Until this past year, the safety record had been good, and questions about crew competency and the seats-for-sale approach to sailing adventure had remained muted. But when Andrew Ashman, 49, aboard IchorCoal, was hit by the mainsheet tackle and killed in 2015, lingering questions began to rise about skill level and the pay-to-play, big-boat oceanic racing format. Several months later, Sarah Young, 40, another crewmember aboard IchorCoal, tragically perished in a crew-overboard incident. Two deaths on the same vessel, in the same race, tipped the scale, and while the European press featured summaries, analysis, and memorial tributes, the commentary in the U.S. sailing press has been pretty scant.
The reason that Practical Sailor is wading into the fray is the universal importance of individual risk awareness. By understanding where we are on our own risk/reward scale, we can make better decisions about whether or not to reef, carry on, or head for safe shelter. But when big names in sailing offer the ultimate adventure and promotional dollars gild the package, there’s a feeling that one can skip the apprenticeship in big boat, offshore racing, and simply pick the skills up along the way.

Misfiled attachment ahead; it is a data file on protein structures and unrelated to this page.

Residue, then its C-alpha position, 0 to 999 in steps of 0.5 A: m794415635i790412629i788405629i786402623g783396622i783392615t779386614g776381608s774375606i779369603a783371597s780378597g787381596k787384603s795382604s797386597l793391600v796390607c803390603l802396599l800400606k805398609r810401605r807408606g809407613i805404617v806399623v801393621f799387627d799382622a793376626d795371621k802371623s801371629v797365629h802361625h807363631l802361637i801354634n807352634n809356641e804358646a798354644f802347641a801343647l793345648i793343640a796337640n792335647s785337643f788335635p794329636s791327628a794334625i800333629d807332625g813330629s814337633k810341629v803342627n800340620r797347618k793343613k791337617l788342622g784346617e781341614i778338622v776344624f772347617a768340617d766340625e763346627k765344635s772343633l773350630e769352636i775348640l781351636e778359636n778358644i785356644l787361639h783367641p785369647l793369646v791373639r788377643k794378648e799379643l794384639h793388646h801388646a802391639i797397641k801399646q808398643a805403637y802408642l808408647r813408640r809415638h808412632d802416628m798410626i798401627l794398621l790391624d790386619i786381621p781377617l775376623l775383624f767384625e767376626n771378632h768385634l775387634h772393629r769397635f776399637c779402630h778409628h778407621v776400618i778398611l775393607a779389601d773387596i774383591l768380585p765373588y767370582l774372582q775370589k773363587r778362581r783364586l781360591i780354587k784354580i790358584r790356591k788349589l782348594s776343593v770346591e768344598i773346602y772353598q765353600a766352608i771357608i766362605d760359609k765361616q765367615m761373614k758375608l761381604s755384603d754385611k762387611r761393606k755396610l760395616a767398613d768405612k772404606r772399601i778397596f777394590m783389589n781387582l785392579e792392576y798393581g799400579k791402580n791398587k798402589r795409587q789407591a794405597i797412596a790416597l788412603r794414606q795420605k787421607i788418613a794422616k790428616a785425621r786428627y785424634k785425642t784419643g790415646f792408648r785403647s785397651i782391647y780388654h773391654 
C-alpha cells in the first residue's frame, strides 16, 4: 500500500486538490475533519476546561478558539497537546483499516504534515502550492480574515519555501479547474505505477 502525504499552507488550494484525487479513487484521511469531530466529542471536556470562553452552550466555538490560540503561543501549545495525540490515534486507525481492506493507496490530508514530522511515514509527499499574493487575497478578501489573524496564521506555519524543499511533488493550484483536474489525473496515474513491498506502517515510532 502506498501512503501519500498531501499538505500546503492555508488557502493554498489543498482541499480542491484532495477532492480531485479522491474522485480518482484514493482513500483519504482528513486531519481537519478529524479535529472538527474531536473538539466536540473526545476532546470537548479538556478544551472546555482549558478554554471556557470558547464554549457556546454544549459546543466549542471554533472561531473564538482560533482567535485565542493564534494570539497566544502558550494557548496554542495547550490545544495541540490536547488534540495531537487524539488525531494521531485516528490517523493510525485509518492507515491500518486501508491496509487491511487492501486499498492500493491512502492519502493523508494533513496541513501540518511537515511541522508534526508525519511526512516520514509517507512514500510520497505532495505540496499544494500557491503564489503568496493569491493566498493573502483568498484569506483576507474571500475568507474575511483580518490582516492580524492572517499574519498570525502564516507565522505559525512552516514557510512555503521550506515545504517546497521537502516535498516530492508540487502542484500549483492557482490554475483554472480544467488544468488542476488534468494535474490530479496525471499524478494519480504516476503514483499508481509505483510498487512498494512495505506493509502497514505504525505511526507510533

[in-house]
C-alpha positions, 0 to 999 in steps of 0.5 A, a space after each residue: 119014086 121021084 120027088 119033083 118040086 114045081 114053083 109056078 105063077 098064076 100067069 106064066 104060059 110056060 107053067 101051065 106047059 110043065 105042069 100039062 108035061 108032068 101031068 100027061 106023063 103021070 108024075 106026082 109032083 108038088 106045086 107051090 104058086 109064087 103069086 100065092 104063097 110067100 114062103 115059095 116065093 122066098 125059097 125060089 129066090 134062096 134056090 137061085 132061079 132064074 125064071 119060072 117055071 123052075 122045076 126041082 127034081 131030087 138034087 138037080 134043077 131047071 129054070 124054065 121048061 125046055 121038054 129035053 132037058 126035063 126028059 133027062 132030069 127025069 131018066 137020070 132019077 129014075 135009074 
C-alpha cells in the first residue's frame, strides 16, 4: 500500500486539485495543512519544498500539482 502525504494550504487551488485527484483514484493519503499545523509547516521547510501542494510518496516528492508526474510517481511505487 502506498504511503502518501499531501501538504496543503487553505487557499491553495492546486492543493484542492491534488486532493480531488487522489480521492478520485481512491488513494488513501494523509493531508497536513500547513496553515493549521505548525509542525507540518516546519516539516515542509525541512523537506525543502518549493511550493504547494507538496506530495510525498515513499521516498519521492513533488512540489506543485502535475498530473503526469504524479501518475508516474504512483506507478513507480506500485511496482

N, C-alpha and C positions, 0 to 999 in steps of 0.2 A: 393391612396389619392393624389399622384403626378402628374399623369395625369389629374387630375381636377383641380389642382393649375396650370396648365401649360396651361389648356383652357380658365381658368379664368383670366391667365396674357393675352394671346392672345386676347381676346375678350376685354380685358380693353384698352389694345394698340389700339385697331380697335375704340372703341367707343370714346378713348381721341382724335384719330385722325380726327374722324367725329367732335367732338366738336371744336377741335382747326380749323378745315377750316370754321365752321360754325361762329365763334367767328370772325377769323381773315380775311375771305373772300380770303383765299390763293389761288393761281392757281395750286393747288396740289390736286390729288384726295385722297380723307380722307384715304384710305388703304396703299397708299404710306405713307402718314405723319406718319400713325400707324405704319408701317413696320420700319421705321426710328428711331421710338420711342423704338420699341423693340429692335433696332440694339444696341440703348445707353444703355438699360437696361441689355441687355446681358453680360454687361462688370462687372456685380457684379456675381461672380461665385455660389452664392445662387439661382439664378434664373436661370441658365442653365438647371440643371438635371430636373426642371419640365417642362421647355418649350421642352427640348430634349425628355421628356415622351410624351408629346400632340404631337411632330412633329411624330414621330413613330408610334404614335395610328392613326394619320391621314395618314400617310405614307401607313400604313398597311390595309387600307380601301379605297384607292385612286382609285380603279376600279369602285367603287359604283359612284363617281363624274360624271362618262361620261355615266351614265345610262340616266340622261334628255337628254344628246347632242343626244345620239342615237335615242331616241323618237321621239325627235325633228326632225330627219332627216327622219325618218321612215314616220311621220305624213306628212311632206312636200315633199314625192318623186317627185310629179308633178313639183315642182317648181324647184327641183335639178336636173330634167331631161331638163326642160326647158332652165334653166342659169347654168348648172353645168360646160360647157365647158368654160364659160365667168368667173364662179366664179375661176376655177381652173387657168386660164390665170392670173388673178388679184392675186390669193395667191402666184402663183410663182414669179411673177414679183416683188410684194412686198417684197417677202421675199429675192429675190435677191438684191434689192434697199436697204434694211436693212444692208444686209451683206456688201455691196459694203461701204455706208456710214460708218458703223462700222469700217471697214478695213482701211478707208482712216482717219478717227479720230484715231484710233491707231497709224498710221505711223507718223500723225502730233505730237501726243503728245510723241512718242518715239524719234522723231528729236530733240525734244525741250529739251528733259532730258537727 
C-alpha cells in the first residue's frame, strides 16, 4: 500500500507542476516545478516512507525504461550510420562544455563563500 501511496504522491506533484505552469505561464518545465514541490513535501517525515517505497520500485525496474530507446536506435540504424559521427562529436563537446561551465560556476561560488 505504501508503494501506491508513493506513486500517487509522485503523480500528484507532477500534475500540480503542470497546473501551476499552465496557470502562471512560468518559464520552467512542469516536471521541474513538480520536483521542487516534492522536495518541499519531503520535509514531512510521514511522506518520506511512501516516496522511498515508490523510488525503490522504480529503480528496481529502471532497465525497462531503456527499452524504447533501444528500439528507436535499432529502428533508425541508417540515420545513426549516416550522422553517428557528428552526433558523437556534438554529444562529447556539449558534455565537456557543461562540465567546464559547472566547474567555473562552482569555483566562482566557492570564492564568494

There’s nothing new about events based on the idea that “if their check clears,” you’re on the team. Whether it’s a sailing regatta, mountaineering experience, helicopter powder skiing, or other high risk/high reward activity. However, most organizers weigh participant skill level, and it plays into determining how to safely deliver the desired outcome. Most want to see more in a prospective customer’s resume than their fitness level and commitment to a quest for adventure.
It’s true that to be completely safe under sail means that the dock lines will remained fastened more often than not. But the flipside of this safety/risky coin may mean that one must be willing to count on good luck and faith in others to pave the way through the tougher challenges. The more experienced and capable the crew, the less luck one needs. But the need for luck returns when there’s only an experienced skipper aboard an unforgiving, 75-foot ocean racer, and he must also run a sailing school afloat—all while power-reaching through some of the world’s most challenging seas.